The most immediate draw for this and other elements though is the possibility of a super-dense substance that could be used in small quantities to protect our astronauts while they’re traveling in space. The cost could be kept down if a way to use only a small amount of the substance to reinforce our current spacesuits can be found. Should that be the case, we could stay in space for longer, making our trips more productive, as well as more economical.

The likelihood of discovering some useful characteristic in element 115 is assured. Humans have adapted everything they’ve found, regardless of it’s hazards to health, to be usable by them in some form or fashion. It’s only a matter of time until element 115 is added to this list.

TheBorg



posted on Aug, 8 2007 @ 06:49 PM
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Firstly allow me to thank The Vagabond for this debate series and of course my valued opponent with whom I have fought before.

Now on to Semper’s Opening.

"It is likely that Element 115 will be found to have properties which make it useful to advanced space travel".

During this debate I intend on concentrating on several points, taking my stance in more than one direction in order to more specifically illustrate the futility of the premature speculations on Element 115.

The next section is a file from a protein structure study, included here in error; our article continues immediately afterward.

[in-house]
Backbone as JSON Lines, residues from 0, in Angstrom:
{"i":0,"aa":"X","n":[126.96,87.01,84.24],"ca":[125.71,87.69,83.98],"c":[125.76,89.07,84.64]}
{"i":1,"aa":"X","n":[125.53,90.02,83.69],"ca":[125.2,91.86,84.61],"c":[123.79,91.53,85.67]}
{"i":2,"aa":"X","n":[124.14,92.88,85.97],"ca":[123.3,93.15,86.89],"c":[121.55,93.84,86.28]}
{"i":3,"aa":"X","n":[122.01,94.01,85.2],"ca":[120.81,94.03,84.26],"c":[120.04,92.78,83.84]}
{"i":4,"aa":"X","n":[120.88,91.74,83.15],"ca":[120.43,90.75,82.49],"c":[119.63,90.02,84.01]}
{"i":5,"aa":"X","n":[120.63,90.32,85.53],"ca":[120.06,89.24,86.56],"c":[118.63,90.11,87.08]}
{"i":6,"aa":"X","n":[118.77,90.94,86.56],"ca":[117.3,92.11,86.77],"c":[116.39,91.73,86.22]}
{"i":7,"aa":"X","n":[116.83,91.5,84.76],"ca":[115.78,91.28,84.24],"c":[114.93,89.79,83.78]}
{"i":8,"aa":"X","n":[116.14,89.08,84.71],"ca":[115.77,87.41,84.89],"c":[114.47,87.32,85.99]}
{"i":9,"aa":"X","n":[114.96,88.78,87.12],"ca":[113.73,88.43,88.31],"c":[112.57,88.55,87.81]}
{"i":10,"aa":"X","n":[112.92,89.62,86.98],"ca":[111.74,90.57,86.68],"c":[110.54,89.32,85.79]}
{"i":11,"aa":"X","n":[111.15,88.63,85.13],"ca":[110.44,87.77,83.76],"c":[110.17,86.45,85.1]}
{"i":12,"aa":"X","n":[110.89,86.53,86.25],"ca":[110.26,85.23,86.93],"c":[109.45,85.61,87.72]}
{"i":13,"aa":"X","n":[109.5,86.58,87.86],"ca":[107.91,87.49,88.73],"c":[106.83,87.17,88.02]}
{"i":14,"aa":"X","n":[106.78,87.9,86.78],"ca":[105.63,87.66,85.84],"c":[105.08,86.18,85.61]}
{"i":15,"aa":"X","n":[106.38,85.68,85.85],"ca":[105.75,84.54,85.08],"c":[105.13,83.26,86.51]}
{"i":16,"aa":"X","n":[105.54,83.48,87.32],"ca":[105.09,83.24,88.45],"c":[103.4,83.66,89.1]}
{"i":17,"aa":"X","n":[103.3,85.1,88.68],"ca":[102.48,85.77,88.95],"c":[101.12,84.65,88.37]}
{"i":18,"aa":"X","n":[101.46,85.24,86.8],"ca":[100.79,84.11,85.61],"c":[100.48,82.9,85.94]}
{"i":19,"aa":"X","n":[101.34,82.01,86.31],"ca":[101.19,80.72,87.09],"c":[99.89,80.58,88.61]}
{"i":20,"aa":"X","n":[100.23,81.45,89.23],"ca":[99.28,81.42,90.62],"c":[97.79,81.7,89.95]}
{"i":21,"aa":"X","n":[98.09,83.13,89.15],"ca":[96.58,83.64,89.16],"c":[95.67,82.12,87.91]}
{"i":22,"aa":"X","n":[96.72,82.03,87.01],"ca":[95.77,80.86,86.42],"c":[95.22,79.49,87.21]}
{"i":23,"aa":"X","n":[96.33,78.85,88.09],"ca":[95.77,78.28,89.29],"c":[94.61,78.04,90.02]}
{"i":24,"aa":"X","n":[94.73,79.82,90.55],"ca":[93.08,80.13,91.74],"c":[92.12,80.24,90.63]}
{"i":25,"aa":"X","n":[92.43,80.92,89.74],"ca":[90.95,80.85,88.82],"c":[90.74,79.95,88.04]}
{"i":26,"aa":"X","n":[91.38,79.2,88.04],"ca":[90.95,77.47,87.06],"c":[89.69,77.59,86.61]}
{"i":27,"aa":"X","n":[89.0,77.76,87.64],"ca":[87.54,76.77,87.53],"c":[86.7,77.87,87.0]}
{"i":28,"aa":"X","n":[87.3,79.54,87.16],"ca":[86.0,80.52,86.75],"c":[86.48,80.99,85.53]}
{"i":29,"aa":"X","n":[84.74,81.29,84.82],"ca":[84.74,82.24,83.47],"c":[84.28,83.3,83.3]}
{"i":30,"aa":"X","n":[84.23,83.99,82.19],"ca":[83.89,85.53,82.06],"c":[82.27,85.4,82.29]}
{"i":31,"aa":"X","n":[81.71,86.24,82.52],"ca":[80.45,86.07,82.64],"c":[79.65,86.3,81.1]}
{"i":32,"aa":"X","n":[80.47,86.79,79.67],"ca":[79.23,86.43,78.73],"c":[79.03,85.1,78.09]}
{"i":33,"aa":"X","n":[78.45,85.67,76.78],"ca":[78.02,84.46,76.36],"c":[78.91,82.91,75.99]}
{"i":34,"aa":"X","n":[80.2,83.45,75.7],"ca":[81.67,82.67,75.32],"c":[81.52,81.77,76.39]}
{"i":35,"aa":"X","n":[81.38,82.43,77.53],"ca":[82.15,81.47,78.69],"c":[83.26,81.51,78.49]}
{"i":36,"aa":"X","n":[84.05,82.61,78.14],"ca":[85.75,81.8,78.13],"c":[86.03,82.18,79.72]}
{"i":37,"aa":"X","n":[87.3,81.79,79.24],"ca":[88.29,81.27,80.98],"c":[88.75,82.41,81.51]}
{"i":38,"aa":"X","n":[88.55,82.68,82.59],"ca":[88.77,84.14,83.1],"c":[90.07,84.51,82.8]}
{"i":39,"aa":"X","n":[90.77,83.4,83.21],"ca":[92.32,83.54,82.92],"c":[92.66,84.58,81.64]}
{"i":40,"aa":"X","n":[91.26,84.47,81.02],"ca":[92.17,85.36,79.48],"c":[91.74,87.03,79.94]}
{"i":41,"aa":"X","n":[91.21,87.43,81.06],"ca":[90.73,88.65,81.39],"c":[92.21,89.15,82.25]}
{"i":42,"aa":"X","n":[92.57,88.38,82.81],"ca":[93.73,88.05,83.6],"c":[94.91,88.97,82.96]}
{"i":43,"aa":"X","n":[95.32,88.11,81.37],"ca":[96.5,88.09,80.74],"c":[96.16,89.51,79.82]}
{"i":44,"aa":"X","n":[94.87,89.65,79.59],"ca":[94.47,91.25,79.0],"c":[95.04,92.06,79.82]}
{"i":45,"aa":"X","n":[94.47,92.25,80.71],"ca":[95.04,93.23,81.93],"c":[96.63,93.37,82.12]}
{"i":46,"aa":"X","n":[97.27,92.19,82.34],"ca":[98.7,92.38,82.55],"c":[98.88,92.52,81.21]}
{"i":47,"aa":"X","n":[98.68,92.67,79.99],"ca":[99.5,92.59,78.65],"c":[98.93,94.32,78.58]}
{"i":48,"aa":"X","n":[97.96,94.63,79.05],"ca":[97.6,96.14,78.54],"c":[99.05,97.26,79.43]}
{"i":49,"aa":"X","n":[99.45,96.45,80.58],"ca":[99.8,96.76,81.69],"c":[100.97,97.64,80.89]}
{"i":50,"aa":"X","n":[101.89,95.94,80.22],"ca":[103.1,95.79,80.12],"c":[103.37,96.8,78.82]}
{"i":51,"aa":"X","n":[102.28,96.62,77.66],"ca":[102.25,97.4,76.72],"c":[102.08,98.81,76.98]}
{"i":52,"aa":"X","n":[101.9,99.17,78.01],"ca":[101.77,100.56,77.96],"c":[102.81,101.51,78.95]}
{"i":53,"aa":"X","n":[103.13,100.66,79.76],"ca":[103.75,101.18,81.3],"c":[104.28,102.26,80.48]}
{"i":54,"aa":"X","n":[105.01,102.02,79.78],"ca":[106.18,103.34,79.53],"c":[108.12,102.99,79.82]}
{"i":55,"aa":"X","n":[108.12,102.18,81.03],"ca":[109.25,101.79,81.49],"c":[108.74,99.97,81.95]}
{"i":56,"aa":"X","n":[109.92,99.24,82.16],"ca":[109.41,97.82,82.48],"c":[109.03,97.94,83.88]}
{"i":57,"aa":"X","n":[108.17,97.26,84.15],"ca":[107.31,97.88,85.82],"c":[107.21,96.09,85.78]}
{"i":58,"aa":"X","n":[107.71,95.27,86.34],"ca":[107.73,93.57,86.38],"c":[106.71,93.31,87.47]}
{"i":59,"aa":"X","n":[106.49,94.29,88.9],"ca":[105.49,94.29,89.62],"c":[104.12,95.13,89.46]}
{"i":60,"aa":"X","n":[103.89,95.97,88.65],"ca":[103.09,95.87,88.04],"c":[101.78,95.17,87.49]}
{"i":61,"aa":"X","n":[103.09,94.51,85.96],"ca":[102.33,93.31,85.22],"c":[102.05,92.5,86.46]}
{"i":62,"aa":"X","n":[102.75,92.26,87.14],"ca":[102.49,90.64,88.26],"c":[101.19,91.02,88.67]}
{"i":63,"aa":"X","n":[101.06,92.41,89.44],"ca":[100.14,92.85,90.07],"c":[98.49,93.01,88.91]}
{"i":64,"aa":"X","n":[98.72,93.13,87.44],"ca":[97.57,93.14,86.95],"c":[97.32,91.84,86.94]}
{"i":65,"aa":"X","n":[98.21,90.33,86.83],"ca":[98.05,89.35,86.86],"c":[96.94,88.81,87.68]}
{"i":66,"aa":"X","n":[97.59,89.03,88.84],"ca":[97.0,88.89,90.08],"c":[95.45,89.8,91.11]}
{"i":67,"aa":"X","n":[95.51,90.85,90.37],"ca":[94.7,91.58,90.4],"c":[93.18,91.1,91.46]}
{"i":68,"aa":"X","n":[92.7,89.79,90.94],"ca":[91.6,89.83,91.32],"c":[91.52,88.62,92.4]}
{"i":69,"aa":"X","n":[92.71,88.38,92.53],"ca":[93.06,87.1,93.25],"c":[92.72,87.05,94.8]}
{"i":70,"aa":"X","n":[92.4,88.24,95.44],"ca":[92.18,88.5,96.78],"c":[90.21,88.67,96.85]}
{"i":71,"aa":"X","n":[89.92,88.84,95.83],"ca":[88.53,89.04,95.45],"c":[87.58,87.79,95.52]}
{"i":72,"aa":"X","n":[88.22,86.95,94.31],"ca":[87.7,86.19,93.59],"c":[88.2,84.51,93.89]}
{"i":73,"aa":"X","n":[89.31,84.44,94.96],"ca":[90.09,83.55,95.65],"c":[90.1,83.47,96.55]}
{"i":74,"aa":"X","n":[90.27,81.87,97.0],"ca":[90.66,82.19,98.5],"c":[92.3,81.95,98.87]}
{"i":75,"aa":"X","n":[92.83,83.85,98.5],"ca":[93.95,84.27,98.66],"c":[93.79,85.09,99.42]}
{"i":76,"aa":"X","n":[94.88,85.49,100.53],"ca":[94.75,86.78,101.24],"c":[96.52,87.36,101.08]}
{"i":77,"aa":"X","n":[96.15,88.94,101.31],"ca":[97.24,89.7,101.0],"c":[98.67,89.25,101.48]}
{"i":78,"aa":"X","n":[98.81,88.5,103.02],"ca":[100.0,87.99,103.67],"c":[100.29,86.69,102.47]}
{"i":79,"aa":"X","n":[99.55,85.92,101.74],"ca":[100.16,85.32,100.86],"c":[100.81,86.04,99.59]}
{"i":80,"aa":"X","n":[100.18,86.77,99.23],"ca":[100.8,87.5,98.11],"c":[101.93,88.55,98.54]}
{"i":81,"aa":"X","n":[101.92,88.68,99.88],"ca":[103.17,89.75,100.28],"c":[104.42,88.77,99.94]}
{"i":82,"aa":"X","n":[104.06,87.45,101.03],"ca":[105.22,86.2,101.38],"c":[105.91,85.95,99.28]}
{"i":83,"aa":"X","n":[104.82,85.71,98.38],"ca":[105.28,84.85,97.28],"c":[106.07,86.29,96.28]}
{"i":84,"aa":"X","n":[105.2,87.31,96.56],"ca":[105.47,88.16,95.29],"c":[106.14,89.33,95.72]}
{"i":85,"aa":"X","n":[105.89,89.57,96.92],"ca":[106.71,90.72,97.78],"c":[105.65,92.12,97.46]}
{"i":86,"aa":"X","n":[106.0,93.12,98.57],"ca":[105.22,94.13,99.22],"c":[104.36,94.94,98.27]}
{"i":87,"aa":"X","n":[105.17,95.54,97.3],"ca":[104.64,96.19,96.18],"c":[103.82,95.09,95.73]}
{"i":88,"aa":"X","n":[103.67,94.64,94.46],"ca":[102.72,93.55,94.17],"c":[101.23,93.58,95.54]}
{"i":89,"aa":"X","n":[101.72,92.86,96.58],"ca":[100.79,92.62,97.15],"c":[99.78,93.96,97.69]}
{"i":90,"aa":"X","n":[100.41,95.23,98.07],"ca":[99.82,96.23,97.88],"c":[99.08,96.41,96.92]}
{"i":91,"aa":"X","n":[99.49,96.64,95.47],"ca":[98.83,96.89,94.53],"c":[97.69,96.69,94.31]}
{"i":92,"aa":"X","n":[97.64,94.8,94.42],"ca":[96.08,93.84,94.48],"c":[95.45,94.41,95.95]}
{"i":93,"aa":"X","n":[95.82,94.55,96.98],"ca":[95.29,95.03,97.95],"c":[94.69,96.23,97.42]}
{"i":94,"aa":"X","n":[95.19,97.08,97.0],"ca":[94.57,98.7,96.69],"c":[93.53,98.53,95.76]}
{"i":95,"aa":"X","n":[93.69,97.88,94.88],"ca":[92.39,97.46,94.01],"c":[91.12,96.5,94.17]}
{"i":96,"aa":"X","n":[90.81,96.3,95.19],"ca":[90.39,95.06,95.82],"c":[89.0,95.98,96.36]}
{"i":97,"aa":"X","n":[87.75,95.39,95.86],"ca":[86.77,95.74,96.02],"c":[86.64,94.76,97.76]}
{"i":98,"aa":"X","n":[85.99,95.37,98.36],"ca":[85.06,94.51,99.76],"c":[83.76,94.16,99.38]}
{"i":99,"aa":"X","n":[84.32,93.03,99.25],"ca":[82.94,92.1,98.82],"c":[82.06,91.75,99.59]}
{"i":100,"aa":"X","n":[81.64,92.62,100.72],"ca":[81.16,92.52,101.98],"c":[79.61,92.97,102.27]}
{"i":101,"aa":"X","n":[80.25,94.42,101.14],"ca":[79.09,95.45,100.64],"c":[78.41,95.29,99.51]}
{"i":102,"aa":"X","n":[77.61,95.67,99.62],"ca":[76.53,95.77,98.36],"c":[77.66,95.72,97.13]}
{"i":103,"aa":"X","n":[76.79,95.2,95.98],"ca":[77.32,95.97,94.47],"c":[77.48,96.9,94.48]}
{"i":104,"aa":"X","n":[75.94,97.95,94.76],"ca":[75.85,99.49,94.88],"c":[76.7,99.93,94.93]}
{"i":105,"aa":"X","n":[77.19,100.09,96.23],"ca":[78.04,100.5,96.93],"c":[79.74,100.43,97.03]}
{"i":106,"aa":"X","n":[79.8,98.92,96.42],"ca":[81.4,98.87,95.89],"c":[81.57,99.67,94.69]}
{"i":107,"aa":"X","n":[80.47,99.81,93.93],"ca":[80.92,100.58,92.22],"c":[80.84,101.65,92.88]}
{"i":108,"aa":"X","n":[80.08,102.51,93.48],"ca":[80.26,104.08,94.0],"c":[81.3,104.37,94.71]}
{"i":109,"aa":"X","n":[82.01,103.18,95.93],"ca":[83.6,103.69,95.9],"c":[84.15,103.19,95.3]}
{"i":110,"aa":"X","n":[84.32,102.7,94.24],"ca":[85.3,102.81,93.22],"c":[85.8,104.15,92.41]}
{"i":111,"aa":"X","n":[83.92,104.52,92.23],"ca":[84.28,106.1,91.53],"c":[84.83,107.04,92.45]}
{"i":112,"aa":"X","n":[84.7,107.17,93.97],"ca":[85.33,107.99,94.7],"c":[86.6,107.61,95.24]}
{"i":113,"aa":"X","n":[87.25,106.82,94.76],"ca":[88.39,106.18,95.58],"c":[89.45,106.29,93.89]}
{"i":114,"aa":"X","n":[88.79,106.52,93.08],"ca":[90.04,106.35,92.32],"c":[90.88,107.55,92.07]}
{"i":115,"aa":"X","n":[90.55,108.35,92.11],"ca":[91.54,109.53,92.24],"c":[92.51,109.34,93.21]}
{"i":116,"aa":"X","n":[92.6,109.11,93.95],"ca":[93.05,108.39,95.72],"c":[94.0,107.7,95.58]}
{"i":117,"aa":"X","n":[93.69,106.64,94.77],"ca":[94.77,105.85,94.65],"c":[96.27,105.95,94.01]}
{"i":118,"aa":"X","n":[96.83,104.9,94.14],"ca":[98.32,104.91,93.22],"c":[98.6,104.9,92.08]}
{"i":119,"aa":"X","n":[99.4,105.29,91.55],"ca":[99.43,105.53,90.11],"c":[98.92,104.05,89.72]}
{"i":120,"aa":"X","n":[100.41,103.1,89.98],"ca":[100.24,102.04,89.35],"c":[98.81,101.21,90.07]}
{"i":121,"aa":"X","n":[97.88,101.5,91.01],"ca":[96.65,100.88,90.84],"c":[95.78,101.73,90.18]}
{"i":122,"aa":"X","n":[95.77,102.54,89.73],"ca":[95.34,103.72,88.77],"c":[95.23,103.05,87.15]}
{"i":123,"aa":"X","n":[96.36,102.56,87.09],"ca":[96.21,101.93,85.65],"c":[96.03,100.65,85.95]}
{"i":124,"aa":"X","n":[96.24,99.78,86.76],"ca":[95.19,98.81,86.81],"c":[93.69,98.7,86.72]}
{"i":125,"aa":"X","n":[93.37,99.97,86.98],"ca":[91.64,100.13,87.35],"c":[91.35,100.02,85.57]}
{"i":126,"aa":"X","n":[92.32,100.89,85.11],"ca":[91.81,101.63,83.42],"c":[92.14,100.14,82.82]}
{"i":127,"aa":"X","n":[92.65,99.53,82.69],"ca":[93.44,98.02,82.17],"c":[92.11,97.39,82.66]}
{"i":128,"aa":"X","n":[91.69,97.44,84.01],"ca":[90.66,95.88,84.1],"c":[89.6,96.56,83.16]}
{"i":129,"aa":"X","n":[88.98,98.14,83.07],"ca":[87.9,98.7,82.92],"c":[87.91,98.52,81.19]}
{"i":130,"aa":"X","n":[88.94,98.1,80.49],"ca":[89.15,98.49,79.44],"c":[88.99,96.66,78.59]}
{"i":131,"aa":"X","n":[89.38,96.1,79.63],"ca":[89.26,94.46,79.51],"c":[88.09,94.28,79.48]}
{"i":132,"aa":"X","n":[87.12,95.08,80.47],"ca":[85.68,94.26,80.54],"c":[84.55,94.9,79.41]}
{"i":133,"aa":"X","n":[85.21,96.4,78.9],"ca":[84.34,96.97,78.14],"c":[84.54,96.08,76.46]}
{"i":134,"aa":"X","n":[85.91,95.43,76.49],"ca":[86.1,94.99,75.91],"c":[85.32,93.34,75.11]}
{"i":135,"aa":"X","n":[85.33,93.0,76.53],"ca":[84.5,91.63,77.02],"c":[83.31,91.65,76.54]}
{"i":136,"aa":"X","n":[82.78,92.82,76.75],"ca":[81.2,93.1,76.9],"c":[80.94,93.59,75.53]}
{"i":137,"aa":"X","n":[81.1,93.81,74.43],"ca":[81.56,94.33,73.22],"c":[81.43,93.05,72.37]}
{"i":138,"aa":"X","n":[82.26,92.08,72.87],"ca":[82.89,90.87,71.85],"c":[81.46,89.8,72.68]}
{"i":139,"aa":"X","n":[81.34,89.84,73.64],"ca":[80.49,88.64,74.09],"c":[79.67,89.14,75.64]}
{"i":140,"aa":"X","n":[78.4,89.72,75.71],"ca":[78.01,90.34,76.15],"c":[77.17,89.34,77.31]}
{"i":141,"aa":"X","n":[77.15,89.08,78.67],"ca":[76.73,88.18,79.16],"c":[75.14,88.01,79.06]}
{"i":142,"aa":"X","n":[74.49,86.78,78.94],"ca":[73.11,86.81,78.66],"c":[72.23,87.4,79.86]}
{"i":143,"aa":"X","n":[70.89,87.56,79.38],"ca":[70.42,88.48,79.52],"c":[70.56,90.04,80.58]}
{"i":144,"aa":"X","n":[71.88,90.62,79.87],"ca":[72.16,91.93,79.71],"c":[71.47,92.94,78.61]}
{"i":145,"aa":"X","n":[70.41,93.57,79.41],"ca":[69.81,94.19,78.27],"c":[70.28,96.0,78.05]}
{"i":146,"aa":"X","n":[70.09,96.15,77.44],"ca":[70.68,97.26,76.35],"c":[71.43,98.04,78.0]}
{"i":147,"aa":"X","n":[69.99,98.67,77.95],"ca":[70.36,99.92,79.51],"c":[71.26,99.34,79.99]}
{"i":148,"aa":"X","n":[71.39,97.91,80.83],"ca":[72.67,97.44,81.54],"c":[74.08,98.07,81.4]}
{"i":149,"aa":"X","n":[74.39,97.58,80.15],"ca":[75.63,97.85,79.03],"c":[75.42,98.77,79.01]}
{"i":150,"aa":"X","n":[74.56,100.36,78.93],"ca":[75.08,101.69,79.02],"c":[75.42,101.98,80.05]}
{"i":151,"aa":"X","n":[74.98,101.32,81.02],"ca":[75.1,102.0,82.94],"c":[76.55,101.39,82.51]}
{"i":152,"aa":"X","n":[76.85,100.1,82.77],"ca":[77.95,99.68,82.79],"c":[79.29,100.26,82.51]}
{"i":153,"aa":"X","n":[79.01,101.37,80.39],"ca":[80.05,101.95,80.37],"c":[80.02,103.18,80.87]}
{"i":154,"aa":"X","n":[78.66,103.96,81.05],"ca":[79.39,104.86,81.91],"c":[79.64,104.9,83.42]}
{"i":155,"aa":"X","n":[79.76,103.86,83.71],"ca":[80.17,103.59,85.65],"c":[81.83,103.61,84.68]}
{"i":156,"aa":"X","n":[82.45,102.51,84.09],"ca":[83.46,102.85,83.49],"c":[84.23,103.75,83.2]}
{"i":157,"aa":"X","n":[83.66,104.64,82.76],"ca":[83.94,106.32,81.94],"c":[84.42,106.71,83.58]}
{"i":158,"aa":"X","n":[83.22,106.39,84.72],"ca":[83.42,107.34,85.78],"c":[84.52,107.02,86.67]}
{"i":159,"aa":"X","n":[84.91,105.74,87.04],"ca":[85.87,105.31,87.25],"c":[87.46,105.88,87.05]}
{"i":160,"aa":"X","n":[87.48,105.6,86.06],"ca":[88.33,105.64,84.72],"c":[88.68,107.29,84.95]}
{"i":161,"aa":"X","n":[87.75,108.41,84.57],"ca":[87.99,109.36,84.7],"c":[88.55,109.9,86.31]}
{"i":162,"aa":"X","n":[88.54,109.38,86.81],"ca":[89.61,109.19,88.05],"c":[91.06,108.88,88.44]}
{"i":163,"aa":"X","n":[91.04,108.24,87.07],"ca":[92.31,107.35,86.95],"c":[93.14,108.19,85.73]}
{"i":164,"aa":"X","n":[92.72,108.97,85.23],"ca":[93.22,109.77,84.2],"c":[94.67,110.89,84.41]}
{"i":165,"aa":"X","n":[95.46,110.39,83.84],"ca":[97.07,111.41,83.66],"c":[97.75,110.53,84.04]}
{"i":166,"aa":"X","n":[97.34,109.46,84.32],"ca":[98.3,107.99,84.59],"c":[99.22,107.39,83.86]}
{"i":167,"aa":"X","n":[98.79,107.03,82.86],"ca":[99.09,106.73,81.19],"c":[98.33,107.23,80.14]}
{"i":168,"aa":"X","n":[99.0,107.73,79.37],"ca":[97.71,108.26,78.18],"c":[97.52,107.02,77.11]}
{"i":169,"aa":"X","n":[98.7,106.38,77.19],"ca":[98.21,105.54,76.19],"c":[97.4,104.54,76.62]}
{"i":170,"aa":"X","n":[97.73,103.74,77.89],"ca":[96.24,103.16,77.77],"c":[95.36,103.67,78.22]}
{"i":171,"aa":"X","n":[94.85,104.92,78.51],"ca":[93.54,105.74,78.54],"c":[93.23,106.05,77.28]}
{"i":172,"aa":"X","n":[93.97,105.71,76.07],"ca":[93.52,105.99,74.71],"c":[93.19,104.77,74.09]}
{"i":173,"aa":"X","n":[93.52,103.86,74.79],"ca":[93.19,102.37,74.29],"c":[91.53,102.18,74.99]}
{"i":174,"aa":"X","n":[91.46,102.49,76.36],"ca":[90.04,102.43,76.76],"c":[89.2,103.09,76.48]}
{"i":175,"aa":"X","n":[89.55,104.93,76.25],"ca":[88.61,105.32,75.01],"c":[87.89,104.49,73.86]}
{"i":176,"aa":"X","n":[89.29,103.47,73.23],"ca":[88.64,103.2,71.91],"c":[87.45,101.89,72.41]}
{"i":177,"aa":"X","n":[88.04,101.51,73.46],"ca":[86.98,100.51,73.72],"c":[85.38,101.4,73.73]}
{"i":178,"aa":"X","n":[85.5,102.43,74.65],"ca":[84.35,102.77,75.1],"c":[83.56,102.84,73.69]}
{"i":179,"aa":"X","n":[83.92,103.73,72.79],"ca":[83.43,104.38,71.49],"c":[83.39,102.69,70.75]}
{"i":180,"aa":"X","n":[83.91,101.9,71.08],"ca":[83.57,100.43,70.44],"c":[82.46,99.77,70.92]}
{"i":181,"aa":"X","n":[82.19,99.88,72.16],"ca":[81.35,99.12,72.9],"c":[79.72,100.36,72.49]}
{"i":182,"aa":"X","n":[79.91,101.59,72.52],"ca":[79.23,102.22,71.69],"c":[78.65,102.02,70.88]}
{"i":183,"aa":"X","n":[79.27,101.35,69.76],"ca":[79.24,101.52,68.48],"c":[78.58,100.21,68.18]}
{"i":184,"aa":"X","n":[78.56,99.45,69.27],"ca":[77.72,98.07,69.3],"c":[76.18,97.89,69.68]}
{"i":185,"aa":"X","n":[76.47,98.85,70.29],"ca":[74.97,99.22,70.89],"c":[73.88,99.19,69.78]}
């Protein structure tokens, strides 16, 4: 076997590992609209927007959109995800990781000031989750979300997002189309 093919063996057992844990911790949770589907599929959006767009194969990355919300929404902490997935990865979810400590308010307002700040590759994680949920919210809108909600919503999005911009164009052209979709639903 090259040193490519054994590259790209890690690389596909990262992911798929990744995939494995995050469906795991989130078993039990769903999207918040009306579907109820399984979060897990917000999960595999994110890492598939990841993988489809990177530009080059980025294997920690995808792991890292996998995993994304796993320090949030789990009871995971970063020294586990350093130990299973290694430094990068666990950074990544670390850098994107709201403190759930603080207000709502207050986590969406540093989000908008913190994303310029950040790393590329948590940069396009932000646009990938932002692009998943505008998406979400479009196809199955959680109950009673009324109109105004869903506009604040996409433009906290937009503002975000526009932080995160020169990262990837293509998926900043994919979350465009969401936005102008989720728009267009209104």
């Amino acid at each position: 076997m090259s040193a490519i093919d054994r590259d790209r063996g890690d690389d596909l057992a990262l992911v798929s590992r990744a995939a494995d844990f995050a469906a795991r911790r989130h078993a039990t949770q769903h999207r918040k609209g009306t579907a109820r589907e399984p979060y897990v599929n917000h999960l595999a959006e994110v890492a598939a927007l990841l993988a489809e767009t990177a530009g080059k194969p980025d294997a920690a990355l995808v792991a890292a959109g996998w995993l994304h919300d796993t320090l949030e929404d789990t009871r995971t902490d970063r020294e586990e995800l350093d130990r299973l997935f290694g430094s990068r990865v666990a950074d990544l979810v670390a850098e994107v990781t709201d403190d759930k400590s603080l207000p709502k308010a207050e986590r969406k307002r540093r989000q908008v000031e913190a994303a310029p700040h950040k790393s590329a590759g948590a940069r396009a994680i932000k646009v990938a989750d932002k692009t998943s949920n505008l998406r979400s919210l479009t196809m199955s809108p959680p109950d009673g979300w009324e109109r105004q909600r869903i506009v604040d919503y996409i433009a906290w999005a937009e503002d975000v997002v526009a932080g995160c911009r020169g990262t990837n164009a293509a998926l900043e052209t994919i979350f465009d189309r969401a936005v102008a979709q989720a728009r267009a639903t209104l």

Specifically I will address our current lack of knowledge in regards to “Advanced” space travel, our even more inadequate available information as to the environment some are speculating Element 115 would be useful in and even more poignant, our current inability to produce the vehicles capable of the speed and livability necessary for advanced space travel; and of course the fact that we know so little about any properties of Element 115 at the current time.

Talk about putting the cart before the horse!
Here the scientific community has a new and exciting element that without a doubt merits exploration and investigation. Yet we have those that are already designing the new space suit, and no thought is being included as to a propulsion system, vehicle or environmental system that could sustain, propel and service an astronaut for the periods of time necessary to traverse the distances being speculated on.

Any debate on Element 115 must, by default include, the factual relevant current information available, such as:

No stable isotopes have yet been found. We have managed to “fabricate” isotopes to 173 neurons; far short of the 184 necessary to “theoretically” achieve the magic island of stability. With out this stability the element remains virtually useless in any application as we are debating.

While fascinating, Element 115 is still mostly theoretical and any properties it may or may not have, open to conjecture.

As far as research goes into this element, there is some promising evidence and supplemental results that have been obtained in strict laboratory environments, on which I will elaborate as the debate unfolds. However there seems to be much speculation on the writings of Bob Lazar in reference to this element.